Skip to content

Liberal gas tax promise not just about crumbling roads

Dave Saad Past President of Canadian Parks and Recreation Association (l) joins MP Anthony Rota and Councillor Chris Mayne (r) Friday to hear more about the Liberal infrastructure plan.

Dave Saad Past President of Canadian Parks and Recreation Association (l) joins MP Anthony Rota and Councillor Chris Mayne (r) Friday to hear more about the Liberal infrastructure plan.

Nipissing-Timiskaming MP Anthony Rota spoke with members of the media to detail how the riding will benefit directly from a Liberal plan to inject $70-billion nation-wide to improve infrastructure.

“The impact is going to be tremendous to Nipissing-Timiskaming and all the communities within the area,” he states.

“We’ve got a lot of infrastructure that is starting to decay, it’s been falling apart -- basically having been on municipal council a couple of years ago I understand what’s underground and the damage that is there and what has to be repaired -- what this does is allows the municipal government to plan on a regular basis and they’ll know what infrastructure they can repair and they can do it on an ongoing basis.”

Rota says for too long municipal leaders have been begging for crumbs and it is time for communities to receive stable long term infrastructure funding. He says the Liberals plan to use 25 billion from the gas tax to pay for that plan.

“The municipalities don’t always have the knowledge of how much money they are going to have and how much is going to be trickled down, basically (they’re) the poor cousin who’s waiting for the other two to drop something down to them.”

“What this does is allows them to have funds that they can count on and they could build on.”

Rota says the announcement doesn’t just cover crumbling infrastructure underground but that it will also offer funds for sports and quality of life issues as well.

“Really these are the building blocks that build our country, without strong communities it is hard to build a strong Canada.”

“Infrastructure will be divided but what we are looking at is municipalities will still have to look at what they want and what they need, recreation is distinctly put in there, what happens all too often is you’ll get something and recreation is easy to push off this will be included as part of the package and recreation will definitely be a strong part of this package.”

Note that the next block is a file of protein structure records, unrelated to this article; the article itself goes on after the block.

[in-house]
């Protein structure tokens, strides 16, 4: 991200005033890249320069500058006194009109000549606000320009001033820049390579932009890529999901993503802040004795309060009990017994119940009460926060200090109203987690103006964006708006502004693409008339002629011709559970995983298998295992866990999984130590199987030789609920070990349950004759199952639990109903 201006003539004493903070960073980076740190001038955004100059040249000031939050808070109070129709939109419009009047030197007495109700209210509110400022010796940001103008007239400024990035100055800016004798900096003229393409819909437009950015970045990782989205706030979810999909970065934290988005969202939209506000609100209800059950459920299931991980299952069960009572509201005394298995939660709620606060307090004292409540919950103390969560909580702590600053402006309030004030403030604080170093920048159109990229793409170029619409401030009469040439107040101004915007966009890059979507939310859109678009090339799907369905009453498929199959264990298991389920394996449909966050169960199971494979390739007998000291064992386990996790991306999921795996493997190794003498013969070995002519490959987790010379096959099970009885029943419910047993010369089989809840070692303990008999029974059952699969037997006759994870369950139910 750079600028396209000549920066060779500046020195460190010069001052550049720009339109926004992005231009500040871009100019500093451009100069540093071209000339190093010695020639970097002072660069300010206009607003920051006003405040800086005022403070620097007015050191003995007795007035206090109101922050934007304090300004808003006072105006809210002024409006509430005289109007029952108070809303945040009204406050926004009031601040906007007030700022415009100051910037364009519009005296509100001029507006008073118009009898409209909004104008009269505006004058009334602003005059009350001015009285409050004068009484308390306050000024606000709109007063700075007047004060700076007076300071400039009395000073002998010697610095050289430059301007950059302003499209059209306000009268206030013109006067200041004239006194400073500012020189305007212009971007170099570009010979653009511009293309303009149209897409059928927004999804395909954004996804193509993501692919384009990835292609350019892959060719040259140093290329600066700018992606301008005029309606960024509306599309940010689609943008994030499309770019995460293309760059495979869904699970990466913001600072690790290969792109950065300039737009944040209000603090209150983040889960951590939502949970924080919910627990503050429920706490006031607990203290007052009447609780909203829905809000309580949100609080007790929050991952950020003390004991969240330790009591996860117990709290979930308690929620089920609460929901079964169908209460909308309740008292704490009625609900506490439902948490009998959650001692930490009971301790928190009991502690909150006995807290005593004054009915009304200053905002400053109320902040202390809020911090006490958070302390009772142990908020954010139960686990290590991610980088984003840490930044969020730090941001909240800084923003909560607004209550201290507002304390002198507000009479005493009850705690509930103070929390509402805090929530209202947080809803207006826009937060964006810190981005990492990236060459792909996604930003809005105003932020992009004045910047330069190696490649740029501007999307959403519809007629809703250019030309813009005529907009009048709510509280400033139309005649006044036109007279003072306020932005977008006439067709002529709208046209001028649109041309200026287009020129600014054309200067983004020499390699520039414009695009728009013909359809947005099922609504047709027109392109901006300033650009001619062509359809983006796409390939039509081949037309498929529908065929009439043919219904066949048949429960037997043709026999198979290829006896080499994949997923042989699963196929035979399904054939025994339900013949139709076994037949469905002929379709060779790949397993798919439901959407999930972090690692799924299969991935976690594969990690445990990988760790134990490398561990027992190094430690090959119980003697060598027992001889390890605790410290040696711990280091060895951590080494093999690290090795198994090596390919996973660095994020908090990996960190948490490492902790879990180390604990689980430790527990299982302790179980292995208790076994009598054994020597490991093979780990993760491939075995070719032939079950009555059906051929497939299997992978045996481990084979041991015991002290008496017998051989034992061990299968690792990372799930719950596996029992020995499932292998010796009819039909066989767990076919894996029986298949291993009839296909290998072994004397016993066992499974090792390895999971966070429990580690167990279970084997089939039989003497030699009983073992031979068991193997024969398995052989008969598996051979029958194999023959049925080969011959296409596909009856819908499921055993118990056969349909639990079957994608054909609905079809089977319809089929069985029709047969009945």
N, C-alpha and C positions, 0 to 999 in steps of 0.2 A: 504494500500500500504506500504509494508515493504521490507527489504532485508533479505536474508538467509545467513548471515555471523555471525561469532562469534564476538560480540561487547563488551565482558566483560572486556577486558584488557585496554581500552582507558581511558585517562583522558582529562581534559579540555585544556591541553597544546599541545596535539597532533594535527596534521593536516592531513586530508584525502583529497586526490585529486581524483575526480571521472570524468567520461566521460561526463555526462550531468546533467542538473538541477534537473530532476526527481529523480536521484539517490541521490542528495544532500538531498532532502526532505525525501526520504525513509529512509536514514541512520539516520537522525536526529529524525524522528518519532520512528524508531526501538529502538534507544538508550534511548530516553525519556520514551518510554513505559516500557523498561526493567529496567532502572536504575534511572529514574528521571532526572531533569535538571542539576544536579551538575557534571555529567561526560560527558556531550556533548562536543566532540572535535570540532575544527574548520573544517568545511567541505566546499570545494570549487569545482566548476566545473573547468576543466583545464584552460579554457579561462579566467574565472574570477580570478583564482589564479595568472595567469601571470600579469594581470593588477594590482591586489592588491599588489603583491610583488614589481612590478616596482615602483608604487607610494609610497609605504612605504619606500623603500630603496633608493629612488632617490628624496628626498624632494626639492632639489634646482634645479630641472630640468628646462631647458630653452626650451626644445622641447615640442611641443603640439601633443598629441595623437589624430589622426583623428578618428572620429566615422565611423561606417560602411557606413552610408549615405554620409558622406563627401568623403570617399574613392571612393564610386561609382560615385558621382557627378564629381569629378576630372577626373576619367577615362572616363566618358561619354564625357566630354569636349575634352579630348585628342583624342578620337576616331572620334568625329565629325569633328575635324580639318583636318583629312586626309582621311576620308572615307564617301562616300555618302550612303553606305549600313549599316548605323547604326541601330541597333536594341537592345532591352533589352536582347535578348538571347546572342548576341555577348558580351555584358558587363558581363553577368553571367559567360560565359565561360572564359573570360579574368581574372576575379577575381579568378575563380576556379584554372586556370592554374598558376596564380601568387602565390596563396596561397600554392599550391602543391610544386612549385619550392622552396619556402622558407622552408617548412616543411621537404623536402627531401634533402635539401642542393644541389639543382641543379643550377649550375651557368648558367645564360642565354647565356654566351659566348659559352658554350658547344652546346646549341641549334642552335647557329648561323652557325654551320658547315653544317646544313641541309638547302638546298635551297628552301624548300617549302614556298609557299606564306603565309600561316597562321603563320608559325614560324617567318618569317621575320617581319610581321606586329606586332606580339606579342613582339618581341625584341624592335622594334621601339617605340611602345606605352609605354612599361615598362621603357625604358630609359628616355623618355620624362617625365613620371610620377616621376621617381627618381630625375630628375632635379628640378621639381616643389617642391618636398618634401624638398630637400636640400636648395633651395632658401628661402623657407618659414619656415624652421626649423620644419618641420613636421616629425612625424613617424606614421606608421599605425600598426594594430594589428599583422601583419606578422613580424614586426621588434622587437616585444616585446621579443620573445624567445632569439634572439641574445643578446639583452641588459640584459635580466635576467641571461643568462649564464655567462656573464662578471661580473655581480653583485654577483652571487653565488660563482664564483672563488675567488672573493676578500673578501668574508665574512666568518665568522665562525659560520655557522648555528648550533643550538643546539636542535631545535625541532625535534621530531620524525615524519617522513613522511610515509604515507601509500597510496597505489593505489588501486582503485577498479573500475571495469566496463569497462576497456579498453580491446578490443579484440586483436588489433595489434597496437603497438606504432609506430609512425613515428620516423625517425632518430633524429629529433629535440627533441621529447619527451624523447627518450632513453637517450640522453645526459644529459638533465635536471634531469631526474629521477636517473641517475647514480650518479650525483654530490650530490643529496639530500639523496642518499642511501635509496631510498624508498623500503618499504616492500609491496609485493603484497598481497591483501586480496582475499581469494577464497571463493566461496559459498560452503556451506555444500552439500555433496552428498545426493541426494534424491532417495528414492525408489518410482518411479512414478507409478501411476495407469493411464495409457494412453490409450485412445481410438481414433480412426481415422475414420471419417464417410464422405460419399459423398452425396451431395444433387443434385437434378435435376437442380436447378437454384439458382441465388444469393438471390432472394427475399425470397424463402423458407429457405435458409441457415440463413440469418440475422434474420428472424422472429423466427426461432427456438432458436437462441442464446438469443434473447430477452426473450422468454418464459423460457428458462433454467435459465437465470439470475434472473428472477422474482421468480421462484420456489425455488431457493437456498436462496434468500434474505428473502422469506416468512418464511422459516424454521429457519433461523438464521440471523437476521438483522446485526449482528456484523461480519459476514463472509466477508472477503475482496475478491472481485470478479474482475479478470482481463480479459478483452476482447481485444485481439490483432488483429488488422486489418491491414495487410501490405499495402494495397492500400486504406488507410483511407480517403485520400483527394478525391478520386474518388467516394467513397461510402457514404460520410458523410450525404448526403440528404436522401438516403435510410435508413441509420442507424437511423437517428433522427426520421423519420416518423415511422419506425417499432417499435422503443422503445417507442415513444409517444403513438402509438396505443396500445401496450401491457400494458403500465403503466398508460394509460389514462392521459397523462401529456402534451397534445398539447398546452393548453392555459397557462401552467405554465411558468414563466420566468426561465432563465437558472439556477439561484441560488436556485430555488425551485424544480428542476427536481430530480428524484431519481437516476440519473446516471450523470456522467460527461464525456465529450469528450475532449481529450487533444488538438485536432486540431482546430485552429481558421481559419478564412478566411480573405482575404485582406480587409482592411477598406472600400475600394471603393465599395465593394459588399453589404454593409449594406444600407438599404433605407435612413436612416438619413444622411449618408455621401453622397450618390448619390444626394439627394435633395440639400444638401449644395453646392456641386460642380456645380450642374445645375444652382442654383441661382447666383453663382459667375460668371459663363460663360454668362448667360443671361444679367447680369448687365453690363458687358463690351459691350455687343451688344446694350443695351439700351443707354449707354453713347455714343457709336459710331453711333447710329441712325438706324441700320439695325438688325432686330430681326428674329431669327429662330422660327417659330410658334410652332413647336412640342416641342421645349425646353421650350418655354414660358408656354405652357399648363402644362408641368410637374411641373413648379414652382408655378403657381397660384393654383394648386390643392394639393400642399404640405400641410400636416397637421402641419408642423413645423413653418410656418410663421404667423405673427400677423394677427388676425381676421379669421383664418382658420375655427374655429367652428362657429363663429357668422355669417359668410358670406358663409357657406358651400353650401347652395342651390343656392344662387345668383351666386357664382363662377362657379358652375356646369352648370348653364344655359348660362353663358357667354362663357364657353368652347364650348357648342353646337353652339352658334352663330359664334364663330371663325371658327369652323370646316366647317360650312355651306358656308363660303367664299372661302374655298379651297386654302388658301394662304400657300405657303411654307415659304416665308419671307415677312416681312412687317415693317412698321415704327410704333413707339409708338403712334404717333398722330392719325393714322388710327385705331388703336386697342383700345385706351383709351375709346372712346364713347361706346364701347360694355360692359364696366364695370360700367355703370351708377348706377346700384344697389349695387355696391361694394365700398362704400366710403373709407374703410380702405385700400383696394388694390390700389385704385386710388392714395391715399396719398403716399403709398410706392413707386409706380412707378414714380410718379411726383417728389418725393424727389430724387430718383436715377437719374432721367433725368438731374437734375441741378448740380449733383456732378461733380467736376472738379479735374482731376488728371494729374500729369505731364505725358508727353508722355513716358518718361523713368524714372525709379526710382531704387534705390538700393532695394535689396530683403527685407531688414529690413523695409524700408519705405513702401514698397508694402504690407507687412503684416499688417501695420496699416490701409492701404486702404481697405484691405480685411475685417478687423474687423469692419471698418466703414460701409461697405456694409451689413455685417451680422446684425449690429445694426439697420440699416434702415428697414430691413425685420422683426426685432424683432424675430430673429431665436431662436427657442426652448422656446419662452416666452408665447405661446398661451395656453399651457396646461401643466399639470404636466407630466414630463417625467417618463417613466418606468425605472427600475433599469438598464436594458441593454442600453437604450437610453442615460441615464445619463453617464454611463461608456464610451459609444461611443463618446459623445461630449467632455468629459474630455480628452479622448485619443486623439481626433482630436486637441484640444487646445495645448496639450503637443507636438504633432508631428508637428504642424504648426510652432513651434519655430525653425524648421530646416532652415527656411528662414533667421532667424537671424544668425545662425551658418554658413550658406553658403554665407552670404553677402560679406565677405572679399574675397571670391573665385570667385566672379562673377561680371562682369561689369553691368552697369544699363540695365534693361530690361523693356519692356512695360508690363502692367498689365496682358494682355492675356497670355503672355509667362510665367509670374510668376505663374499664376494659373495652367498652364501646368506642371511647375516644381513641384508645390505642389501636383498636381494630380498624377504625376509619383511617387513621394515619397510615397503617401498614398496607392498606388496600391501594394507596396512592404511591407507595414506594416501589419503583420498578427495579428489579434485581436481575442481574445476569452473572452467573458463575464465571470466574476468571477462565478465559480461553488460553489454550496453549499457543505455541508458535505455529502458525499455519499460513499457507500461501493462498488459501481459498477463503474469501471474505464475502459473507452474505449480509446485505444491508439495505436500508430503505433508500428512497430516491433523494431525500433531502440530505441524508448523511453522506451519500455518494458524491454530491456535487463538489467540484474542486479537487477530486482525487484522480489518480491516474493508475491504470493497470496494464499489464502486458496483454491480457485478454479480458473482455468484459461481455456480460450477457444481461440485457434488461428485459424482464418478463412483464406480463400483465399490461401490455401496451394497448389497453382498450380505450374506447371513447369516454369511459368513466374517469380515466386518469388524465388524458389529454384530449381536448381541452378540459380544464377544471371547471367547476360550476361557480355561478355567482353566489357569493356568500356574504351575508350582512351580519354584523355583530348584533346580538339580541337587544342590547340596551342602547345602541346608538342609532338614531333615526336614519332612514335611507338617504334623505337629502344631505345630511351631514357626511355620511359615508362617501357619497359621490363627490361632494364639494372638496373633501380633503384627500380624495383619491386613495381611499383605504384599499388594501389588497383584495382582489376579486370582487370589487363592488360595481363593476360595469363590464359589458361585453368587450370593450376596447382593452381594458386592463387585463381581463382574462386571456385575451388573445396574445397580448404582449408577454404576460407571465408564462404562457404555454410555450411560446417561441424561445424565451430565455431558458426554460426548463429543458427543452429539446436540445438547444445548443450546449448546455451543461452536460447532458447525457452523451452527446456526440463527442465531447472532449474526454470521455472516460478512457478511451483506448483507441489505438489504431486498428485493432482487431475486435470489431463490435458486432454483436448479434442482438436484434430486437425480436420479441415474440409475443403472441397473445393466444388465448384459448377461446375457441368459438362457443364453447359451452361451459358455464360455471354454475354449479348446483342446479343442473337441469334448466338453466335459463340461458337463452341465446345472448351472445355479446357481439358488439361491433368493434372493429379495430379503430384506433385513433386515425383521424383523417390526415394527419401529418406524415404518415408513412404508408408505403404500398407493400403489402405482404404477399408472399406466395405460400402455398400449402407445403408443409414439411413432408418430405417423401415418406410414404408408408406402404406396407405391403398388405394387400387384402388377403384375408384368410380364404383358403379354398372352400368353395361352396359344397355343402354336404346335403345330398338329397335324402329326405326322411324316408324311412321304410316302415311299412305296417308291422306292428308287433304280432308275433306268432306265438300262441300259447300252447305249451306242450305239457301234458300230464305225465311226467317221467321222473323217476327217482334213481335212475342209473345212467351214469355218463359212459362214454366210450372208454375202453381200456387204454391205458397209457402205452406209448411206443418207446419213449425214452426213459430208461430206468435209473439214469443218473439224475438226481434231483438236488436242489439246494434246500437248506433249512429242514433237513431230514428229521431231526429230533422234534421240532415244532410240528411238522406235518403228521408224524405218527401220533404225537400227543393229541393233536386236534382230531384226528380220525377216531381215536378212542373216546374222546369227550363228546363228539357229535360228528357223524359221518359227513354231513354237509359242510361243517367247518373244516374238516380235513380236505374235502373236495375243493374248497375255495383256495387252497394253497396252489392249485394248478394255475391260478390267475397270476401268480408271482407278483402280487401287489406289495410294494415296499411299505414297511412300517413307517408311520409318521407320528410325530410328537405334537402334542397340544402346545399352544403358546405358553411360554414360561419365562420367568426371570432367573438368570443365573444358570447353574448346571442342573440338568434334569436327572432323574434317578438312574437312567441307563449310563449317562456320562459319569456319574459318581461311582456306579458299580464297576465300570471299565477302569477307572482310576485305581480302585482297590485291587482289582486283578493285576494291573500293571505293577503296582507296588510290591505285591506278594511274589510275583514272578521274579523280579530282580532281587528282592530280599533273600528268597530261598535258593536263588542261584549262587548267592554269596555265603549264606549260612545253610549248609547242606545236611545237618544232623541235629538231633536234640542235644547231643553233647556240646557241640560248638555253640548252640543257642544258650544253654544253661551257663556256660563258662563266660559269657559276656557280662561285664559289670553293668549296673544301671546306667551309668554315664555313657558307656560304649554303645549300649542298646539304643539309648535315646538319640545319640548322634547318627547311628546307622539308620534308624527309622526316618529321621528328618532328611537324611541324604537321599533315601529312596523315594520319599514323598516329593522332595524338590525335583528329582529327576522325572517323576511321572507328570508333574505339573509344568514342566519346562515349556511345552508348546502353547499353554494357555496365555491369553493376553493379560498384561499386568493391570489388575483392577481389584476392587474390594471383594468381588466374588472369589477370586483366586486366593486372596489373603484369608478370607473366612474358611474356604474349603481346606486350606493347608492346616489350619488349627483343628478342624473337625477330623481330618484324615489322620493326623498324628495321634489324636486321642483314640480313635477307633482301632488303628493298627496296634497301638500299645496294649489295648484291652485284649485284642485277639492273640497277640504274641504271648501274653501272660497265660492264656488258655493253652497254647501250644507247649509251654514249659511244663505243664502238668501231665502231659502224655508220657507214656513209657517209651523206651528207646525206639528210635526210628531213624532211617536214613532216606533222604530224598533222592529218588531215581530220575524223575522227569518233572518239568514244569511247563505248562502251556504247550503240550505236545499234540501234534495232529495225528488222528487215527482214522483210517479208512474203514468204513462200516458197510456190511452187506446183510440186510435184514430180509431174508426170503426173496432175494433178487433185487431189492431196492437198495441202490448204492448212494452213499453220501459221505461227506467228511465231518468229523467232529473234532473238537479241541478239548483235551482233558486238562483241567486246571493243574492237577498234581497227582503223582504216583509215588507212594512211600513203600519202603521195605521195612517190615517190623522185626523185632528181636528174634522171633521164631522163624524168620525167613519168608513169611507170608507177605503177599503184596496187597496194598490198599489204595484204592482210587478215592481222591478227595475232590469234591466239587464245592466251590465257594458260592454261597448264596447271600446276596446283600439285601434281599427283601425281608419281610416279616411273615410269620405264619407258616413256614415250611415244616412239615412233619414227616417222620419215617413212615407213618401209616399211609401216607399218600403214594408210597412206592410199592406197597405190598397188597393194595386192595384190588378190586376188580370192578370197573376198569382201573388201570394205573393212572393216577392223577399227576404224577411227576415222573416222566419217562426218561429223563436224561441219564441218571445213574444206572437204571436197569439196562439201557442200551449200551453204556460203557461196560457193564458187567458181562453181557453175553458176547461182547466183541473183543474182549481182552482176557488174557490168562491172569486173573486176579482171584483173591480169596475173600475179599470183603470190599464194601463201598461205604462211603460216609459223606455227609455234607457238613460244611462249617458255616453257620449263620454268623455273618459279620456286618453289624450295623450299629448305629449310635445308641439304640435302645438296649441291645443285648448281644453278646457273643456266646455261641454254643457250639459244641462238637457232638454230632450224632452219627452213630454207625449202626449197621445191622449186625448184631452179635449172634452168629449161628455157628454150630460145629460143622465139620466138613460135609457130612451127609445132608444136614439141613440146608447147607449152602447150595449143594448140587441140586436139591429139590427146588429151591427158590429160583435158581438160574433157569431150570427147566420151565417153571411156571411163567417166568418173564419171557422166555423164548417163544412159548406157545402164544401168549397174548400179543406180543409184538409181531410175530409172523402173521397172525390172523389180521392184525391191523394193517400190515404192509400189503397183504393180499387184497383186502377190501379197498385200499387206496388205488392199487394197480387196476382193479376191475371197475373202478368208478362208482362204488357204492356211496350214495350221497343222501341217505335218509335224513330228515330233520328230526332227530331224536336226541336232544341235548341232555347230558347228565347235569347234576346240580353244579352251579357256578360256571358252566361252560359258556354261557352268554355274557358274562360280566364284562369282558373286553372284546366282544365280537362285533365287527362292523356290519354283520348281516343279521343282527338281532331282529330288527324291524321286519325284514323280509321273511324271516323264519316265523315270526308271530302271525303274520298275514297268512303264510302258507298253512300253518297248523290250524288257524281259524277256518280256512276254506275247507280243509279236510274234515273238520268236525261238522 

Rota says the plan comes down to looking at quality of life issues for Canadians and that far too many sporting complexes are not meeting the grade.

“We have some aging structures right across the country whether it’s skating rinks, whether it’s baseball diamonds, whether it’s curling rinks I could go on forever, but what happens is they are showing their age they need some rehabilitation and we need new ones as well, so what we are doing is we’re allowing quality of life to be looked at and to be funded so that Canadians can continue what we have now not having to run out of money and say sorry we don’t have it anymore we have to continue to guarantee that quality of life so that all Canadians can enjoy what we had in the past.”

Dave Saad who sits on the Board of Directors for Sports Alliance of Ontario and is the Past President of Canadian Parks and Recreation Association says the announcement has teeth and will do great things for the health of the nation.

“What it means to this community is that we are not putting sport and recreation up against roads, sewer and water,” he tells reporters.

“The fact that we have a dedicated amount of money that is being allocated toward specific sport and recreation is something that we have never had before at the federal level. I think it opens the opportunity to partnerships from the provincial level as well as the municipalities.”

“When we look at our community, the local council has a sports complex listed as something that they want to accomplish in this term and realistically to expect the municipal council to that alone isn’t going to happen, with a fund like this it opens up the opportunity of that becoming more of a reality.”

North Bay City Councillor Chris Mayne says to have a commitment come forward from the federal government that has sustainable funding to impact any community’s potential budget with an accent on green projects is good news.

“I think it is something anyone on council would like to see come forward as a proposal, and not just that it stay at a flat line rate but that it grow with the economy I think that is a significant portion of it.”

“My understanding is some of the funds will be prioritised for green fund applications. It would probably be too late for the current recycling centre proposals but recycling; expanding projects up at the Merrick Landfill and how we treat waste."

"I think there’s some great potential for how the money could be used but first and foremost is just to see it as a continuous commitment from the federal government to support municipal budgets and I think that’s a wonderful proposal.”